Jonathan Kulbersh, MD
Charlotte Facial Plastic Surgeon
5.0 out of 5 stars 69 reviews

Fascia grafting a plus in nasal surgery

Fascia grafting has been around for years with good, but not long lasting results. A new material, called ADM (acellular dermal matrix) which comes from donor skin, is a sheet of human collagen that can be wrapped around diced cartilage and used to augment the nasal bridge, as well as soften the bony ledges, and has become more useful and predictable. The only negatives are a moderate increased cost factor and a longer post op duration of mild swelling, so that patients need to be patient for several months before realizing their new optimal results.

Maurice P. Sherman, MD
San Diego Facial Plastic Surgeon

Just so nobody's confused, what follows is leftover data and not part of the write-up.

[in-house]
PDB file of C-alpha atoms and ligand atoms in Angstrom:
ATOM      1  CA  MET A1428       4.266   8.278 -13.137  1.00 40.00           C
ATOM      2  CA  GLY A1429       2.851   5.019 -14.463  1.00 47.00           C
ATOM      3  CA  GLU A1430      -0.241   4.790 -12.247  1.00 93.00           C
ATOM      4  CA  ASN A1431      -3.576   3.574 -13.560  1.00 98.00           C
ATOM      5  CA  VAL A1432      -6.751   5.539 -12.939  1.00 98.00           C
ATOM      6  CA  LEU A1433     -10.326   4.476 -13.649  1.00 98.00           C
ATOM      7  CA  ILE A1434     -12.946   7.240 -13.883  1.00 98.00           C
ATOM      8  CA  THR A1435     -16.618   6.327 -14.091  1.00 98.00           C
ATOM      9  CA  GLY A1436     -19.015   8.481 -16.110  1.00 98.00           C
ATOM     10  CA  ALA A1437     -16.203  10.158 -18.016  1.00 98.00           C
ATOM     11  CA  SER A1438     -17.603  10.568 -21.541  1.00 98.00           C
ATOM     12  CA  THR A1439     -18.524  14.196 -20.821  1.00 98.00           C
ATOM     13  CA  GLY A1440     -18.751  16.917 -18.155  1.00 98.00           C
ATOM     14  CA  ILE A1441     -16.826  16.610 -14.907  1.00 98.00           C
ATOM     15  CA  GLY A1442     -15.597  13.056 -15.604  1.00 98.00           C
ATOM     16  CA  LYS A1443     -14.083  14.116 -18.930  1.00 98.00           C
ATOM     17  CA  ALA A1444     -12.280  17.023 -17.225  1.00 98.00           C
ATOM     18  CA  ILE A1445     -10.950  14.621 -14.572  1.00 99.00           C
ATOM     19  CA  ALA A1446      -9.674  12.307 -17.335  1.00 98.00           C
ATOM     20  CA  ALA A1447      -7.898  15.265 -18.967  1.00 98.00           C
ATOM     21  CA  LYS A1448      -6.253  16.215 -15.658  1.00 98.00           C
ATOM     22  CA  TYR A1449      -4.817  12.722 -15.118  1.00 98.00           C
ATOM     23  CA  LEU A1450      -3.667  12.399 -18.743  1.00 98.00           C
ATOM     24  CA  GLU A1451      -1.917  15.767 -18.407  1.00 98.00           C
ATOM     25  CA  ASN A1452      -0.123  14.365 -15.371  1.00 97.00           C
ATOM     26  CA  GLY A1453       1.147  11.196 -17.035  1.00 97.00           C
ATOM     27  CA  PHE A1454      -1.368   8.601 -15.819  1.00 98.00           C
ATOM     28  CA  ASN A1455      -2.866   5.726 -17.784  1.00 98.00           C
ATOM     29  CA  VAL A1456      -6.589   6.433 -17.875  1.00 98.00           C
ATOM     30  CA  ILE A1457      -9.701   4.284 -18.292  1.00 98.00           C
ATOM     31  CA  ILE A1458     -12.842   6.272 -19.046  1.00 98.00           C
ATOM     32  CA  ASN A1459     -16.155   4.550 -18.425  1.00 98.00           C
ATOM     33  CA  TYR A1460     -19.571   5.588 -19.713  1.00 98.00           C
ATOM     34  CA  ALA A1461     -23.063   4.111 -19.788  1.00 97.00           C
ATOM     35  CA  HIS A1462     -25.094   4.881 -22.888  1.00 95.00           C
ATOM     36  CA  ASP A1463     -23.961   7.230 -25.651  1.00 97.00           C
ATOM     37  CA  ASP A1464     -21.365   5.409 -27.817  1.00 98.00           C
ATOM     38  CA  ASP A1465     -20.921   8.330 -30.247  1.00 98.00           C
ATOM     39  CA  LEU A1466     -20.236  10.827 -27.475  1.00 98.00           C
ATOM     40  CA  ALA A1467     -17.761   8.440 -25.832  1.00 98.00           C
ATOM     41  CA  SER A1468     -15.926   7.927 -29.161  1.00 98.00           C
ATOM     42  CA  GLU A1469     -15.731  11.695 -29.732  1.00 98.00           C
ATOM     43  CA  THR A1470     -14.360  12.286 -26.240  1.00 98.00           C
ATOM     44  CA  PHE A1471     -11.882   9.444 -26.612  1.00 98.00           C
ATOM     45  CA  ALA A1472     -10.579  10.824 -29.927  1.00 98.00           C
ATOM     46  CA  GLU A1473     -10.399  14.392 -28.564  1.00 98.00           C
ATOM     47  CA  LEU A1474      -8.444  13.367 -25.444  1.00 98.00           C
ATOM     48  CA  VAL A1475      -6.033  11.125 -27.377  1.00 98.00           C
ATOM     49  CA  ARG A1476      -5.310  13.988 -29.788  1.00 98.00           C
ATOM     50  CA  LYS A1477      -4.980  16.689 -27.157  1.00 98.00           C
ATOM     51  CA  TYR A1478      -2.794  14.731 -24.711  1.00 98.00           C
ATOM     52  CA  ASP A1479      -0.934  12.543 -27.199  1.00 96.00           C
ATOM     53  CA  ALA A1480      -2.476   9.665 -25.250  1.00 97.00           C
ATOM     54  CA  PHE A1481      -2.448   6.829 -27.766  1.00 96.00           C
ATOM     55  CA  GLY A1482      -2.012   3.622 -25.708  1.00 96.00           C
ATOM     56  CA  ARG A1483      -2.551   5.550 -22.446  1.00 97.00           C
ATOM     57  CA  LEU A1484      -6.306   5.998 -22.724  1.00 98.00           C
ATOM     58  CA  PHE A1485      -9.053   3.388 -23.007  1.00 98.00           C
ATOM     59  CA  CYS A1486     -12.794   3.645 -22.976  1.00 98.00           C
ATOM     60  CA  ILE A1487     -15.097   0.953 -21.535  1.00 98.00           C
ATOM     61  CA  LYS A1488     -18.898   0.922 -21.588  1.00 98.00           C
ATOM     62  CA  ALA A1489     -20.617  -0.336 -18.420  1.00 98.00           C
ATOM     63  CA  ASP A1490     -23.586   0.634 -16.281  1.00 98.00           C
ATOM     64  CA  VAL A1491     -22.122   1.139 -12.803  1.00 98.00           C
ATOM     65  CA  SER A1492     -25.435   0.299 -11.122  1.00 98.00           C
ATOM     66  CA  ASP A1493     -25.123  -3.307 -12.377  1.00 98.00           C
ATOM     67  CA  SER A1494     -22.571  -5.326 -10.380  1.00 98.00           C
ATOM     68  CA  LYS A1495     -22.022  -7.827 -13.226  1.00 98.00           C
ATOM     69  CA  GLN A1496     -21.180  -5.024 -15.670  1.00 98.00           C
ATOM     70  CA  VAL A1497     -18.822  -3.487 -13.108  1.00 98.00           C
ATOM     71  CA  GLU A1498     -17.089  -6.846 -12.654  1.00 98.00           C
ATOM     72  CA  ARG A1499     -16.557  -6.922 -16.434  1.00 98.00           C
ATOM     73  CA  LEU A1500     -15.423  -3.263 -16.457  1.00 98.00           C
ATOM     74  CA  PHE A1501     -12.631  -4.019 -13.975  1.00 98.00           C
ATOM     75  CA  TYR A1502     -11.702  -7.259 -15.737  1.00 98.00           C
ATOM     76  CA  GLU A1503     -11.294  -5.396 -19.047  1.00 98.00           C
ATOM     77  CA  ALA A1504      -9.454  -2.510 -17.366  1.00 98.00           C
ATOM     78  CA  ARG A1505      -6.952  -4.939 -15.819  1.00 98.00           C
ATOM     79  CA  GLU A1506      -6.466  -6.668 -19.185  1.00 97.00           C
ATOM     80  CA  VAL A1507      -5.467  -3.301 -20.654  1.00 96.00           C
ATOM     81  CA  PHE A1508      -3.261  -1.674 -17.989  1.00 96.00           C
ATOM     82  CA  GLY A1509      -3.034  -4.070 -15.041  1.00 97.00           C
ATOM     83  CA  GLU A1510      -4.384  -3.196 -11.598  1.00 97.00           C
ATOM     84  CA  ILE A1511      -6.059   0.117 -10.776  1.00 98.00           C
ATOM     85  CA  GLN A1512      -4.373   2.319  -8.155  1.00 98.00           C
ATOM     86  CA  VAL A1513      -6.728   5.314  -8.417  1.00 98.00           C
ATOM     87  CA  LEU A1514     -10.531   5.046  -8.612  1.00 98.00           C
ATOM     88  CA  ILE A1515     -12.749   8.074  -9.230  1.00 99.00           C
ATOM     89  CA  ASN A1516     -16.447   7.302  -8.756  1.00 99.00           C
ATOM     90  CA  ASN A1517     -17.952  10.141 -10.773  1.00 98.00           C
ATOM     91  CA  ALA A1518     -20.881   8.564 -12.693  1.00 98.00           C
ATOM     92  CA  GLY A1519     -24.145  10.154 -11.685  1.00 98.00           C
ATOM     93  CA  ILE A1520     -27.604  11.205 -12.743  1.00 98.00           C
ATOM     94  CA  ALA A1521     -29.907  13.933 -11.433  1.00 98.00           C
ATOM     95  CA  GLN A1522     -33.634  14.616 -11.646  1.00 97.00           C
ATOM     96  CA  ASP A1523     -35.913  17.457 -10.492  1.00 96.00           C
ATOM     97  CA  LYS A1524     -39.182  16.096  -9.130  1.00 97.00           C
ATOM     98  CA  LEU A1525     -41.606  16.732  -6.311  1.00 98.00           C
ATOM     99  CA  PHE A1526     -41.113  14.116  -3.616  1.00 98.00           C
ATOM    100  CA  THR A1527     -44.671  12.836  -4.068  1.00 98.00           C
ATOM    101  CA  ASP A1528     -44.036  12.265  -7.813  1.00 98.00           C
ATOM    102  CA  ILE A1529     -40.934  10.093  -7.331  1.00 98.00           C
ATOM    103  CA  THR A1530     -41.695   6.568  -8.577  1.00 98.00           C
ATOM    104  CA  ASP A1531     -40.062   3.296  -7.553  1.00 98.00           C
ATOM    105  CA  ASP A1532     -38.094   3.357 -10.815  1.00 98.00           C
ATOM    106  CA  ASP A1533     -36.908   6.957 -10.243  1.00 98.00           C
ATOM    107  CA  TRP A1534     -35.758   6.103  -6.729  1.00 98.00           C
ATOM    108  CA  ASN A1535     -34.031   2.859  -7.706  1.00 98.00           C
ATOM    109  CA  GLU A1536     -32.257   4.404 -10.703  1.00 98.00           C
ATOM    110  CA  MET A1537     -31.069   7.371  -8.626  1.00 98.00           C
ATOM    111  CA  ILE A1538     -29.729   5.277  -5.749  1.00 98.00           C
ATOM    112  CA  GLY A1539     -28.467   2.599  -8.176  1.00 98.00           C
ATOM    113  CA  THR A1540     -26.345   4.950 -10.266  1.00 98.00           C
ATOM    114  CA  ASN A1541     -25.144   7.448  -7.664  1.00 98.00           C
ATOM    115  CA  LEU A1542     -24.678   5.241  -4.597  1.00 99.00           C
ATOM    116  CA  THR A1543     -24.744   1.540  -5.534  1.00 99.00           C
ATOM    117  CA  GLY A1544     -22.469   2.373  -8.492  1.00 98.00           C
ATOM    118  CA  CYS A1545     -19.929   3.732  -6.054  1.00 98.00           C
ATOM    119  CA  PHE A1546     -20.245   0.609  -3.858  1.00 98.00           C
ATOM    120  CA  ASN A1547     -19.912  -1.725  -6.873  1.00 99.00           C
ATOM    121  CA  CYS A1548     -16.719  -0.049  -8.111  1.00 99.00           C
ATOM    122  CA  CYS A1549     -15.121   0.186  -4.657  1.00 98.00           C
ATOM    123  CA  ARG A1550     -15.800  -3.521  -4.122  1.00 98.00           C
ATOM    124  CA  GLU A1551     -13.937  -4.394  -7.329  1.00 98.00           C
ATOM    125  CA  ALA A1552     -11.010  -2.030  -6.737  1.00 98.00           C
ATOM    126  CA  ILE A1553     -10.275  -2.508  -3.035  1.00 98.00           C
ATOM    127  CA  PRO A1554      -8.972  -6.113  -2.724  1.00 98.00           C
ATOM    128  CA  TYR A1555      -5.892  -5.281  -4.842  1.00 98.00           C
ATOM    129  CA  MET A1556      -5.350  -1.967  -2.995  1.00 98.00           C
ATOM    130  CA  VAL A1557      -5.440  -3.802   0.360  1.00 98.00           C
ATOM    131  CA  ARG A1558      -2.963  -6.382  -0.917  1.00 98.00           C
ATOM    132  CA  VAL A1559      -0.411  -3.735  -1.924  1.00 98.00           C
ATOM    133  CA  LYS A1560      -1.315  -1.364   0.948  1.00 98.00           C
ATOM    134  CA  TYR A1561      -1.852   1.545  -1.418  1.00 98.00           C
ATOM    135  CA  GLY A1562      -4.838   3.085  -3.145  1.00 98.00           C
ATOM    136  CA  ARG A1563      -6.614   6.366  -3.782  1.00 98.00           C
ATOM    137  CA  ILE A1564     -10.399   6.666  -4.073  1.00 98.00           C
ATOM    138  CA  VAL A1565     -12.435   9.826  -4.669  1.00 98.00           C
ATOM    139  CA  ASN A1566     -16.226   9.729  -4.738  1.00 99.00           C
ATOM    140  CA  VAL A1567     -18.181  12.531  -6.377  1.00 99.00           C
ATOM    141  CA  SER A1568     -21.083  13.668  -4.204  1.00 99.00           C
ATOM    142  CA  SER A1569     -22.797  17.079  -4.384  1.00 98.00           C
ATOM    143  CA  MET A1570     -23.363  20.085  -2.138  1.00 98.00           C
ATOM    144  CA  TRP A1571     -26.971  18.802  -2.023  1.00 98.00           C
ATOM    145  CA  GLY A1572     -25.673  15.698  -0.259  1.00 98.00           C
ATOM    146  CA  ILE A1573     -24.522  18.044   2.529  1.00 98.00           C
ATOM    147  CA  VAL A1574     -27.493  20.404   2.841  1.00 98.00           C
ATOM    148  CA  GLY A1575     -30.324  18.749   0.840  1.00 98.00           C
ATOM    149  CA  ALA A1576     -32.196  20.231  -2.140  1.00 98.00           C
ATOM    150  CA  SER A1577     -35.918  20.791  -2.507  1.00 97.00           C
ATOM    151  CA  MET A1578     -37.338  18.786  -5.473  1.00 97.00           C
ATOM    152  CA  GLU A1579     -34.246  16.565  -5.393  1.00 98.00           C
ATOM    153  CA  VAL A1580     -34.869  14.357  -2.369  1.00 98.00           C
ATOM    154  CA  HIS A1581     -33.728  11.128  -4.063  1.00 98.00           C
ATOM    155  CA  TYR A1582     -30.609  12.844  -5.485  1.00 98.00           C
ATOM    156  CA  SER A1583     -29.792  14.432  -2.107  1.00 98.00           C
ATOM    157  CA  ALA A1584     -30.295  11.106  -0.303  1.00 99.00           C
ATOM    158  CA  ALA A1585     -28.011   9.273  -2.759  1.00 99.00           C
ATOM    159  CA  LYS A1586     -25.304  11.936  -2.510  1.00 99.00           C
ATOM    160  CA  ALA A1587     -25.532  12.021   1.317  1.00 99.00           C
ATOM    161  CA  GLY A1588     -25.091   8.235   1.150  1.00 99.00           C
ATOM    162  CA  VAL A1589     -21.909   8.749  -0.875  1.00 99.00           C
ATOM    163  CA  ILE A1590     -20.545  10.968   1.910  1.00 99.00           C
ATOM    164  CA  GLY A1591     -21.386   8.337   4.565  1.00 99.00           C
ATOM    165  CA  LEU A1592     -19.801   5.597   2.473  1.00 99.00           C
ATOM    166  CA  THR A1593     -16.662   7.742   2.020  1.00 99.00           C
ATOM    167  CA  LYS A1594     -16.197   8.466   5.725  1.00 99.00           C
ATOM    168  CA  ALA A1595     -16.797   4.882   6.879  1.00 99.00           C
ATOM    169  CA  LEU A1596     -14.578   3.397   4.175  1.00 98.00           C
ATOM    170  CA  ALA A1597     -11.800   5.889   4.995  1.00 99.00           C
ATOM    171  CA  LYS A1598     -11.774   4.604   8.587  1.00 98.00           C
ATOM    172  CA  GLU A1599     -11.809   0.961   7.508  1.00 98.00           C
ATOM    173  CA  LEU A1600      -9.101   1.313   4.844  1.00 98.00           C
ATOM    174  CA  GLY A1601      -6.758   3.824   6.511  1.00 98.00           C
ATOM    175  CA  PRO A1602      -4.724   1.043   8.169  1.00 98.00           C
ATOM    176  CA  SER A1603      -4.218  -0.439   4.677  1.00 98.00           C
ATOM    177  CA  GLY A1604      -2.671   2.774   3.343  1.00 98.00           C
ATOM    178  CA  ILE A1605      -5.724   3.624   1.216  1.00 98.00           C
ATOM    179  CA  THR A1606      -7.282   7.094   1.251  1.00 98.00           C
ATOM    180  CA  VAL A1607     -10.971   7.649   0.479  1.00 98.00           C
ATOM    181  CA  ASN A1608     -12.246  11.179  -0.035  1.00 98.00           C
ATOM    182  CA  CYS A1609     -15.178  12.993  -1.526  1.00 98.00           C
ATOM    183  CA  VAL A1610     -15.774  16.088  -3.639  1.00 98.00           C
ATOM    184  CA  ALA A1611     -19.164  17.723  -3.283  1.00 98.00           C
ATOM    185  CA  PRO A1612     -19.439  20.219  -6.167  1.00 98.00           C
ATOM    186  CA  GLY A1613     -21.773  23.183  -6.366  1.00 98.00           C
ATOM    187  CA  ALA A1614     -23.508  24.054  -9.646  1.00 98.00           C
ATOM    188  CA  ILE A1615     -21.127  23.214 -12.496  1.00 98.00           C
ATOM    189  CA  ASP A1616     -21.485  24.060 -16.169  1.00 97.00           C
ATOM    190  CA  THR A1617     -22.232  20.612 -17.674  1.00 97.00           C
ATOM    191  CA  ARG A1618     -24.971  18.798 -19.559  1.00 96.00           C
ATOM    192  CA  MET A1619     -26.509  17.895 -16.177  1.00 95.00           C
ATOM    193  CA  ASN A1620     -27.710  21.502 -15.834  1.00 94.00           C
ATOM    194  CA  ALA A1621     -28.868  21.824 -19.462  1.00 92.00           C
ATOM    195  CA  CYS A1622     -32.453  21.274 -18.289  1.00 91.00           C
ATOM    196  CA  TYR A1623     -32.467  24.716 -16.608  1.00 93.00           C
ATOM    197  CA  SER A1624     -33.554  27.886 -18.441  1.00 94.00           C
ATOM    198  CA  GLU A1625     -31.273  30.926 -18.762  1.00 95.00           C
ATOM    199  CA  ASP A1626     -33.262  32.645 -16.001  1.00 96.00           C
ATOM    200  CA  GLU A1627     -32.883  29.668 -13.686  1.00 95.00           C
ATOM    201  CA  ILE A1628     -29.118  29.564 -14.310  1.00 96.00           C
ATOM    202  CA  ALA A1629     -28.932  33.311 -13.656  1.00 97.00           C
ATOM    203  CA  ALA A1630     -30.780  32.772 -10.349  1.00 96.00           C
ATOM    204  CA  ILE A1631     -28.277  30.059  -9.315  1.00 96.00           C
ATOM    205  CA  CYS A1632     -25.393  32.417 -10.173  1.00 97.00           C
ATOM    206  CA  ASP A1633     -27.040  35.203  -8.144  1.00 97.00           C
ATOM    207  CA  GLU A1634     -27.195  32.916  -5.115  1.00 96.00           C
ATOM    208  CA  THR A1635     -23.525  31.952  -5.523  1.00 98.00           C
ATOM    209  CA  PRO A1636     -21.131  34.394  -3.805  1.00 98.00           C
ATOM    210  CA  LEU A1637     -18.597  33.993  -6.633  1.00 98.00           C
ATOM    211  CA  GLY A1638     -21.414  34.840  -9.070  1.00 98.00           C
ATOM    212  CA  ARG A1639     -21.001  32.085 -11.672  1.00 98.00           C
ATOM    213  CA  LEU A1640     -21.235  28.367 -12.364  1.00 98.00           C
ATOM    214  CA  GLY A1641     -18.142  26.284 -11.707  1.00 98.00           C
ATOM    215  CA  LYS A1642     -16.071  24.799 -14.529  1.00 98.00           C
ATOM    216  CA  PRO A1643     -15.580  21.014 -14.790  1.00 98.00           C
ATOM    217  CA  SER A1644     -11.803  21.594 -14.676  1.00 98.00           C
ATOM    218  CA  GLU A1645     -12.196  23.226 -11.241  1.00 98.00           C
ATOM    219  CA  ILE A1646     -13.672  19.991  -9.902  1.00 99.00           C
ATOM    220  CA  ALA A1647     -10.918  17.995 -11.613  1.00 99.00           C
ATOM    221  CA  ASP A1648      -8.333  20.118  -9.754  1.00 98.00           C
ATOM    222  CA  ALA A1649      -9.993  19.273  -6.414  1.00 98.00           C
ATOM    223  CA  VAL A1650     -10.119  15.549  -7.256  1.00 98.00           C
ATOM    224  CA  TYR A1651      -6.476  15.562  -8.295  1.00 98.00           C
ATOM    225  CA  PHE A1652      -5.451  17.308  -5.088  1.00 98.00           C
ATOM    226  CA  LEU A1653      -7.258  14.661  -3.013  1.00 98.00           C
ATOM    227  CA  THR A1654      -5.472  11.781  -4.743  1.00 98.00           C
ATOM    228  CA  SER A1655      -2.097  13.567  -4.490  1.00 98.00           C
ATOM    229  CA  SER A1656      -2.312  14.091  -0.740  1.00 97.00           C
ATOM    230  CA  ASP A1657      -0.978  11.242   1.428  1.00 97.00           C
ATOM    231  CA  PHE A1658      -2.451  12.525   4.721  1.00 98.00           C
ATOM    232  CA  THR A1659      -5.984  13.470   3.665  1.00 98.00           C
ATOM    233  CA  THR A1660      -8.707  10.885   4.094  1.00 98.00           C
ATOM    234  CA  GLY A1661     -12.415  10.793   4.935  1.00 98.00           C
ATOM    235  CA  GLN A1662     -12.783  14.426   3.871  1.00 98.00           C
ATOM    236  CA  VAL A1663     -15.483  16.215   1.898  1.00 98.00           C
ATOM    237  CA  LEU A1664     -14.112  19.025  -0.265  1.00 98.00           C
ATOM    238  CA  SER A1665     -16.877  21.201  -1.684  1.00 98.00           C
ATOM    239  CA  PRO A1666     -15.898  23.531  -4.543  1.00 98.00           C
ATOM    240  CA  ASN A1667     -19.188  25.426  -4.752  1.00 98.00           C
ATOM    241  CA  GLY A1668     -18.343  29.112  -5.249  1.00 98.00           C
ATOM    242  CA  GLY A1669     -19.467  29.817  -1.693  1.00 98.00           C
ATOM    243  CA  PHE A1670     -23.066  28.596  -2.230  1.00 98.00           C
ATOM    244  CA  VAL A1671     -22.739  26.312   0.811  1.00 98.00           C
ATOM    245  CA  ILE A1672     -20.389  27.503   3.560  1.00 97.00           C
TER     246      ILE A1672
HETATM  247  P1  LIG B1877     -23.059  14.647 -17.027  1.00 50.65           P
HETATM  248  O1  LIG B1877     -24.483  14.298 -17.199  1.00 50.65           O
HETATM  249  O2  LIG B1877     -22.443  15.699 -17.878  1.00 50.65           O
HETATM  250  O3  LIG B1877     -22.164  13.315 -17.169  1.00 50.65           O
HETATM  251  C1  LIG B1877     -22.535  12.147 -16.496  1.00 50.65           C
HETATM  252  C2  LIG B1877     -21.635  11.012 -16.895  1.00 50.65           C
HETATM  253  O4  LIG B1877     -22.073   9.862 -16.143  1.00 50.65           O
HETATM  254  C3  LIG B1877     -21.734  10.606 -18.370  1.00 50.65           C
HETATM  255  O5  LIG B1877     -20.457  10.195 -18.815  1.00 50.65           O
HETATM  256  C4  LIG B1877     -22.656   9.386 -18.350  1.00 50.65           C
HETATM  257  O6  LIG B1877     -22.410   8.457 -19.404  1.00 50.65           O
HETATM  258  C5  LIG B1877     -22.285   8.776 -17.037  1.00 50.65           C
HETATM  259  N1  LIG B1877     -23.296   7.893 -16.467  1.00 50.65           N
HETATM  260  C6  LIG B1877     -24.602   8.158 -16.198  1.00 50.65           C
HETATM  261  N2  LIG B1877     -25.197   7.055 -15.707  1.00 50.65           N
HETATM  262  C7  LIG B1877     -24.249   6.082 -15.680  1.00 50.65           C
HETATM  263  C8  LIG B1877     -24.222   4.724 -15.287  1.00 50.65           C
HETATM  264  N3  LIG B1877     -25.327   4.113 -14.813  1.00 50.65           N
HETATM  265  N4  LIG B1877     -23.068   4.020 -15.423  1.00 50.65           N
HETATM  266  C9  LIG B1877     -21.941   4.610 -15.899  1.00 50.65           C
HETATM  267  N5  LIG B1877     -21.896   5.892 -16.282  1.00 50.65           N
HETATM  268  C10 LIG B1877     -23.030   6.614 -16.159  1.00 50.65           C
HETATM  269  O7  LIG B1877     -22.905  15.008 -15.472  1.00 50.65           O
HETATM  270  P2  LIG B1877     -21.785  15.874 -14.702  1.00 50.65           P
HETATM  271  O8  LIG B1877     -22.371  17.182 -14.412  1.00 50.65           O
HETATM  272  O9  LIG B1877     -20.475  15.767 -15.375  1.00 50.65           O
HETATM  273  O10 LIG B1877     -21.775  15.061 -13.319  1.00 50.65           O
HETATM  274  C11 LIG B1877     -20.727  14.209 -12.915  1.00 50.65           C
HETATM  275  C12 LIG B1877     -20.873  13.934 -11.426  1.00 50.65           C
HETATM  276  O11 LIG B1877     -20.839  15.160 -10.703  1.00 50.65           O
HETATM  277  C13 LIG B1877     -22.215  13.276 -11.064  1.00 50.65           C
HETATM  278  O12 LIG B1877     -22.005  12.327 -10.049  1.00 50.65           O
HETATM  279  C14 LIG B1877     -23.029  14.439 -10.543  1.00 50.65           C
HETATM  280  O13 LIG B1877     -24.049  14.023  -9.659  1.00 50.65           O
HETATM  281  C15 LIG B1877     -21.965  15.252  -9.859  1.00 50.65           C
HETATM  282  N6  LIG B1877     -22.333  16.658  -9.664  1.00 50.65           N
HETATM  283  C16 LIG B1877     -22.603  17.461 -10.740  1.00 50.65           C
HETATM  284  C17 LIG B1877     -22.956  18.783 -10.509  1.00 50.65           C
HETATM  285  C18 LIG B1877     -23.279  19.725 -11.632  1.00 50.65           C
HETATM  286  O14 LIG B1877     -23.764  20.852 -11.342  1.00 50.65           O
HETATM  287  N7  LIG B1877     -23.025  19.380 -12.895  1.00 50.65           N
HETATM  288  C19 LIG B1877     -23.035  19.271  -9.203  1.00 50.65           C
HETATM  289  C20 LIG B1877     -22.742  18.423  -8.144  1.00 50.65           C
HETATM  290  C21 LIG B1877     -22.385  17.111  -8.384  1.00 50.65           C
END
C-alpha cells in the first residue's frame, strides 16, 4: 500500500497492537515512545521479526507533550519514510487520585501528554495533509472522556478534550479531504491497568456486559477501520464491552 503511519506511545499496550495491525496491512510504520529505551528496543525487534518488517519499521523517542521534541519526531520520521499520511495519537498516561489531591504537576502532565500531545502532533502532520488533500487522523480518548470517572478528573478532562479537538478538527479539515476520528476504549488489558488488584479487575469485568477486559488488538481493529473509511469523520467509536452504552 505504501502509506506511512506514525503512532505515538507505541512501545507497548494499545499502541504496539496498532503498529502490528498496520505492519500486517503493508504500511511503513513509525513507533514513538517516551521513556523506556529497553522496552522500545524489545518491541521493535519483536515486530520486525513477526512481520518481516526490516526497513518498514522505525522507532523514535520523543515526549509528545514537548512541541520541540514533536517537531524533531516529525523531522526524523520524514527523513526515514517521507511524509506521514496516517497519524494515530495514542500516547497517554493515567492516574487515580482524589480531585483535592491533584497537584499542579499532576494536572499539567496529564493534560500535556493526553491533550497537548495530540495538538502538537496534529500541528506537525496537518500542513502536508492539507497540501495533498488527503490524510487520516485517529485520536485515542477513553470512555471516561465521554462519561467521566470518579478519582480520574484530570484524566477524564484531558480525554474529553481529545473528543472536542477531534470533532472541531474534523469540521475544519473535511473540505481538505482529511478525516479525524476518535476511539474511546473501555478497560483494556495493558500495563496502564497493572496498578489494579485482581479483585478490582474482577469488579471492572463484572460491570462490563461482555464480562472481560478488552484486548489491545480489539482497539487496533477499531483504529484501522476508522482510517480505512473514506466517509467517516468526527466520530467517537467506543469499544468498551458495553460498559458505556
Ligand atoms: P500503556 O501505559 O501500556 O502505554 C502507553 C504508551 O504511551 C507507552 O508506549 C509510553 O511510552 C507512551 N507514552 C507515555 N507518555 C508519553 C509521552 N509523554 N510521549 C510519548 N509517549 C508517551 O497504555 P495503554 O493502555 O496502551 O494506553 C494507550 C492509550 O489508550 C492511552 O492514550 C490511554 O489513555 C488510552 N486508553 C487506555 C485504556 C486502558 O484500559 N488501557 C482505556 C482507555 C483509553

4.7 out of 5 stars 27 reviews

Fascia Grafting in Rhinoplasty

Building up the bridge can be done with several different materials. Implants can consist of, ear cartilage, septal cartilage, rib cartilage, or fascia. Potential complications include infection, hematoma, asymmetry, loss of a portion of the graft, need for another procedure. These materials are commonly used in primary and revision surgery. Healing time is roughly similar for the different materials.

Brian Maloney, MD, FACS
Atlanta Facial Plastic Surgeon
4.7 out of 5 stars 30 reviews

Fascia and cartilage grafting

It sounds like you are having a "turkish delight' which is diced cartilage with fascia wrapped around it to augment the dorsum. This is sometimes used for primary rhinoplasty.

Steven Wallach, MD
New York Plastic Surgeon
4.1 out of 5 stars 29 reviews

Using temporalis fascia with rhinoplasty